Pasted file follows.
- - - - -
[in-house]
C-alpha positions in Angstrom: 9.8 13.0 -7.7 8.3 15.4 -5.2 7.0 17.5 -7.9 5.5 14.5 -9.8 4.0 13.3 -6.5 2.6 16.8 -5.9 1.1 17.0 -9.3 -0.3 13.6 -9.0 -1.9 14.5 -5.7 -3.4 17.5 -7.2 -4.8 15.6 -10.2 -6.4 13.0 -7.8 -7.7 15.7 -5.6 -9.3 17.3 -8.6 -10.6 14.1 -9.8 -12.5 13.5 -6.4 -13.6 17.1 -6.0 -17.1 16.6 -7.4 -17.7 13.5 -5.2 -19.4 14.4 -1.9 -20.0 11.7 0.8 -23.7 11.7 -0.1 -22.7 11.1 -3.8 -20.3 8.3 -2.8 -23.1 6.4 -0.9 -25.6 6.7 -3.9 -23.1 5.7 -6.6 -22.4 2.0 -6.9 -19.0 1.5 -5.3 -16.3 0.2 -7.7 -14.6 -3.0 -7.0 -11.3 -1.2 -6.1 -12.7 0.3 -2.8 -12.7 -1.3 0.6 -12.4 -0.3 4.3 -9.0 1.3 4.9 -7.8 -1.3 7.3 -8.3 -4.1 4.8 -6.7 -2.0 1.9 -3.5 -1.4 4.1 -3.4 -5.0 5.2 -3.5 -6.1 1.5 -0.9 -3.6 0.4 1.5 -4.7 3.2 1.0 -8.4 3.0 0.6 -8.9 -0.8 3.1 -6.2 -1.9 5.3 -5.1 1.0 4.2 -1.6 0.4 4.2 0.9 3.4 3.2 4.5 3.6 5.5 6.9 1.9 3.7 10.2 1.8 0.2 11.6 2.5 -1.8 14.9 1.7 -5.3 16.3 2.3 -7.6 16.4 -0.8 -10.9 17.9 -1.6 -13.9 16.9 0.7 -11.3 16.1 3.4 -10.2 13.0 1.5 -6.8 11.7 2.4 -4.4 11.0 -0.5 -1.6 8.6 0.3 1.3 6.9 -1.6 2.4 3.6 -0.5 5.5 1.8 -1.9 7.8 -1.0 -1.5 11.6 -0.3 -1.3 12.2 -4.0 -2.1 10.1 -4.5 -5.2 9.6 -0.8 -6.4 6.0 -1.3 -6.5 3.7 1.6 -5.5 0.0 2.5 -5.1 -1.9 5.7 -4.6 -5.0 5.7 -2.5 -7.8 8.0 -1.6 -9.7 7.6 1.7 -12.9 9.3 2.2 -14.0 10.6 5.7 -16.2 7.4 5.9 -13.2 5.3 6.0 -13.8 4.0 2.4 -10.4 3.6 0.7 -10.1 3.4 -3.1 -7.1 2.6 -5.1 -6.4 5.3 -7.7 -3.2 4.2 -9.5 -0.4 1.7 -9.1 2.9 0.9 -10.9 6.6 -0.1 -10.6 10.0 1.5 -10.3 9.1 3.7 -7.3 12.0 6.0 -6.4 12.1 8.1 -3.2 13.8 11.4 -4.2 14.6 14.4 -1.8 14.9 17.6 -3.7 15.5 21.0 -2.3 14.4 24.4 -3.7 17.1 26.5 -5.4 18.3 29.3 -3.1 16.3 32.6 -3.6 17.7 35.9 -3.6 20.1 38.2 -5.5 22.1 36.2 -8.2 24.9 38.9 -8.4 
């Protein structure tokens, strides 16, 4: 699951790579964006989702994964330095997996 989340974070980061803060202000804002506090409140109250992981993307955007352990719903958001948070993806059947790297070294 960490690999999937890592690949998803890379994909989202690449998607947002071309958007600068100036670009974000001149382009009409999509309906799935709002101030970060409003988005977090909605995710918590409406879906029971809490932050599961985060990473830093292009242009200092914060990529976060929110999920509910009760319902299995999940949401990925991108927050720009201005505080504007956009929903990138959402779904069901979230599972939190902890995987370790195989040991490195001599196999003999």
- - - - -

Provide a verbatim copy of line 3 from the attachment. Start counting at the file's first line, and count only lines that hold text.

């Protein structure tokens, strides 16, 4: 699951790579964006989702994964330095997996 989340974070980061803060202000804002506090409140109250992981993307955007352990719903958001948070993806059947790297070294 960490690999999937890592690949998803890379994909989202690449998607947002071309958007600068100036670009974000001149382009009409999509309906799935709002101030970060409003988005977090909605995710918590409406879906029971809490932050599961985060990473830093292009242009200092914060990529976060929110999920509910009760319902299995999940949401990925991108927050720009201005505080504007956009929903990138959402779904069901979230599972939190902890995987370790195989040991490195001599196999003999």